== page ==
Financial management of health care organizations can be a complex challenge for health care managers, from the basic elements of financial management to the heavy burdens of ethical compliance and accuracy. In this paper the subject to discuss is financial reporting practices and ethical standards in health care, how health care reform is changing and making these organizations more accountable, and summaries of generally acceptable accounting principles and general financial ethical standards.
Financial Management There are four recognized elements of financial management: (1) planning, (2) controlling, (3) organizing and directing, and (4) decision making. The four divisions are based on the purpose of each task”. (p. 5) (Baker & Baker, 2011) These elements help to make the manager’s choices informed and effective. When looking at each element individually, the first one is planning; a manager must identify what steps and tasks need to be accomplished for the organization, he or she may ask what the next step is or what the procedures are.
Next, controlling is making certain that a plan is in place and followed in each area of the organization. Organizing staff and identifying the right skills with the right employees, making certain that plans are followed. Study financial reports and keeping past reports to compare the reports to ensure that the reporting lines are clear. The third element is organizing and directing, deciding what resources are most effective and how to use those resources.
The purpose is to run the organization smoothly, effectively and that comes with daily supervision of all the elements described so far. The last element of financial management is decision making. Managers make choices among the available information and alternatives given in the reports, logs, tracking made. All his or her decisions rely on this information; this is why it is imperative to have clear and accurate reporting. General Accepted Accounting Principles The General Accepted Accounting Principles (GAAP) are defined by the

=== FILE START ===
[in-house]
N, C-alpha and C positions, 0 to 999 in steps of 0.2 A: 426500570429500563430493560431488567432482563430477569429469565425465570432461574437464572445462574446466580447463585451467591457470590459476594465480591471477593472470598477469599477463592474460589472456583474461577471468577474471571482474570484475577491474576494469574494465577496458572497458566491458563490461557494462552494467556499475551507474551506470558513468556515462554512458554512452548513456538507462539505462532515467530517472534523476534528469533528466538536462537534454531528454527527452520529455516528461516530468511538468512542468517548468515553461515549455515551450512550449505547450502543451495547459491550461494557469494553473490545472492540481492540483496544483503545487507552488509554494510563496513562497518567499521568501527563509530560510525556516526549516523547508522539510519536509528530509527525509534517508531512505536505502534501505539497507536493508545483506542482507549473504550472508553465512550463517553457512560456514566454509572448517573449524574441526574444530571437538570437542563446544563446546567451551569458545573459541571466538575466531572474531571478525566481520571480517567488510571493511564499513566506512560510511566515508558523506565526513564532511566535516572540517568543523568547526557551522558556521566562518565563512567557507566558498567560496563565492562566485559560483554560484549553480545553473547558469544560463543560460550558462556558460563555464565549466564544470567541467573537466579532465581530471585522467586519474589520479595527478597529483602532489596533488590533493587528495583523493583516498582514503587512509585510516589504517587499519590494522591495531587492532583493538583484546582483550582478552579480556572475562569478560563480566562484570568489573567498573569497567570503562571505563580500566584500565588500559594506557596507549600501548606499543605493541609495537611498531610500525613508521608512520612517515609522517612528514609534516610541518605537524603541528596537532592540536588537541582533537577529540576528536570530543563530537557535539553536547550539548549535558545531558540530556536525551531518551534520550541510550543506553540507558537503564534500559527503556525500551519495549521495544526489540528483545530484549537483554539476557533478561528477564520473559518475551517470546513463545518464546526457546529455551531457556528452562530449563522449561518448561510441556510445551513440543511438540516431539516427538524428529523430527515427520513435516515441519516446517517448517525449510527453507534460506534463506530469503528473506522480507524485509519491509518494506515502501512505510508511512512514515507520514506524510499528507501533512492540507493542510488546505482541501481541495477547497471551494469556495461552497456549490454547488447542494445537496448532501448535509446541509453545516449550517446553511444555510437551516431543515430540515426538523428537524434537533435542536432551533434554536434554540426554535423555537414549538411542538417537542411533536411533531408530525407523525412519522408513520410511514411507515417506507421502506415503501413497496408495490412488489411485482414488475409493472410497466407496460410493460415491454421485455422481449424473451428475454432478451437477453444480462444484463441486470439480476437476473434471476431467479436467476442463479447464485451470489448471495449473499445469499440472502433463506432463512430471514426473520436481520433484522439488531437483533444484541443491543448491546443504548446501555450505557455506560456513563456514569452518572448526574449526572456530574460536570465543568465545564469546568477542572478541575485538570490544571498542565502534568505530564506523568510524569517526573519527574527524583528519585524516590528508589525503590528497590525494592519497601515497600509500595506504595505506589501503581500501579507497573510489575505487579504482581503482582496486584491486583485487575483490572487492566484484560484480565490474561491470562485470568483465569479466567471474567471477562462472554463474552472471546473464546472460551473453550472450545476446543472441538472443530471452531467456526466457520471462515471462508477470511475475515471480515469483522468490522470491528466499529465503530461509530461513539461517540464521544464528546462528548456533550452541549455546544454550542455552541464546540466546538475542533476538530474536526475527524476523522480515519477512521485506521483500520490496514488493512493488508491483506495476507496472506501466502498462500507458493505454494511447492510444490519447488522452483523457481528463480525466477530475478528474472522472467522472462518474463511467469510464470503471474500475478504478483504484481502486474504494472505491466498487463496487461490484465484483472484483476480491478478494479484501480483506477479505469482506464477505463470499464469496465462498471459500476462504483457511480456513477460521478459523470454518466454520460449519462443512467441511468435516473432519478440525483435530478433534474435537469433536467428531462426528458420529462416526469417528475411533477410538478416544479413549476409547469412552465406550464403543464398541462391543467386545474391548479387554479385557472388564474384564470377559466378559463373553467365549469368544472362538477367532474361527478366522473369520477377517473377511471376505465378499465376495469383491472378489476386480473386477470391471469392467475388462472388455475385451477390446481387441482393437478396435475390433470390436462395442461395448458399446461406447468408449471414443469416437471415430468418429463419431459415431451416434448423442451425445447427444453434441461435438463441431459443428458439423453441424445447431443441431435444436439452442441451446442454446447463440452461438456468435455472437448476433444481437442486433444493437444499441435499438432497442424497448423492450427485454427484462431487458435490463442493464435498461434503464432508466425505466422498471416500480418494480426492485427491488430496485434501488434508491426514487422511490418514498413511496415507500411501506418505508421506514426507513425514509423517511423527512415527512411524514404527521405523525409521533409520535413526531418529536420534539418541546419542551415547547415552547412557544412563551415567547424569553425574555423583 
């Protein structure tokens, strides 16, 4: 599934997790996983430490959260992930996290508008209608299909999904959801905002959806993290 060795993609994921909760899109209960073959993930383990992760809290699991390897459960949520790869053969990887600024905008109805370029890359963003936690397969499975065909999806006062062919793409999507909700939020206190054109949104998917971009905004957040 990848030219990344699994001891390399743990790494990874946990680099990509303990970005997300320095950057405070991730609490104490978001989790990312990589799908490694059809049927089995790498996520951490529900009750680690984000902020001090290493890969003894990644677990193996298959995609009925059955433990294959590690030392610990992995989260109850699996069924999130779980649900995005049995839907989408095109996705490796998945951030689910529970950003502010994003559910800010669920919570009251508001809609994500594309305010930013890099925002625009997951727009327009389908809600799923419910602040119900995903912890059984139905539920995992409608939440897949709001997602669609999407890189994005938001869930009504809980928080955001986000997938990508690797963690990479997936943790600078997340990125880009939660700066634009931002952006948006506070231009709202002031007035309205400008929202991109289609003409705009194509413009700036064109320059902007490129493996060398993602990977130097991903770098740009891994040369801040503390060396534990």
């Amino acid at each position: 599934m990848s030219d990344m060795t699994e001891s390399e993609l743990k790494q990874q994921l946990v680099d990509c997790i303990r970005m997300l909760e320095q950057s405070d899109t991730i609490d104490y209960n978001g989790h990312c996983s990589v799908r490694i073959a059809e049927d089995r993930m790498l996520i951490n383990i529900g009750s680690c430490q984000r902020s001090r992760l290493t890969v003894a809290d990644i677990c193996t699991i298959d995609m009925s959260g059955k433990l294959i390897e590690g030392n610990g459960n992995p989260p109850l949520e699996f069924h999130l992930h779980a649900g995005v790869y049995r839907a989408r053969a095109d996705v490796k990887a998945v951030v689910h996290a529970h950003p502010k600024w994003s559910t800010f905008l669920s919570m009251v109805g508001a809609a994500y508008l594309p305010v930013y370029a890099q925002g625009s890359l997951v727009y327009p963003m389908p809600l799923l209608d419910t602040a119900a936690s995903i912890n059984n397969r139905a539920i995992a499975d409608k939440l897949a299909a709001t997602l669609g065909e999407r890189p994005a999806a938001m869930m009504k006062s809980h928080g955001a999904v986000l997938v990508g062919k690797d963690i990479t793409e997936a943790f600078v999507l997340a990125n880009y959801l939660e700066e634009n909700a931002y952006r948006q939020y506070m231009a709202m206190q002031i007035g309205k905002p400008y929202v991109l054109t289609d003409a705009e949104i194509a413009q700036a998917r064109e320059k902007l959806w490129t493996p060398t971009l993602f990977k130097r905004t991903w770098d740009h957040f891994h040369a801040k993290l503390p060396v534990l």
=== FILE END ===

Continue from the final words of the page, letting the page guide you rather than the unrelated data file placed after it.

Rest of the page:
Federal Accounting Standards Advisory Board as “standards, conventions and rules accountants follow in recording and summarizing transactions, and in preparing financial statements”. (Federal Accounting Standards Advisory Board, 2011) This gives the guidelines for consistent reporting of transactions. Recent changes in our health care reform laws are changing the manner in which health care organizations are reporting finances. “Overall, health care-related items are going to become reportable within one or more financial categories.
And that means companies will need to have controls and policies in place around that health care data. Whether companies store it in a human resources application or in a financials package, they need to consolidate that information and put the controls in place to ensure its integrity”. (Capobianco, 2010) Financial reporting is already a well documented in most organizations, however these new reform laws are making the reporting not only a priority but also a necessity and accuracy a must. “It may be cheaper to pay the fines; however, that may not be the best business position to take”.
General Financial Ethical Standards A simple definition of financial ethical standards is the accuracy of books and records, disclosures of reports and filings, and safeguarding personal and confidential information in compliance with regulations and laws. In recent years it seems the line between unethical and ethical standards becomes gray or blurry; however it is a black and white issue. To omit information or make something more or less than the numbers show it to be is unethical.
With financial reporting the manager has a duty to his or her employees to disclose the information to staff and staff to his or her manager. “The employer has an ethical obligation to the employee to provide and publicize a safe and convenient mechanism for reporting violations or irregularities that raise compliance concerns. An effective corporate compliance program, with appropriate communication channels to facilitate employee reporting and a mechanism to ensure the employer’s response to an employee’s concerns, can be critical to fulfilling this obligation”.
Conclusion Managers are the key to the essentials of finances in health care organizations. Attention to detail from the staff to the reports can make monumental changes in the direction of the organization. In past decades, organizations have made the news over and over again because management was ineffective, unorganized, and even unethical. A managers’ goal is to command control over effective resources and allocate those by making decisions that are clear.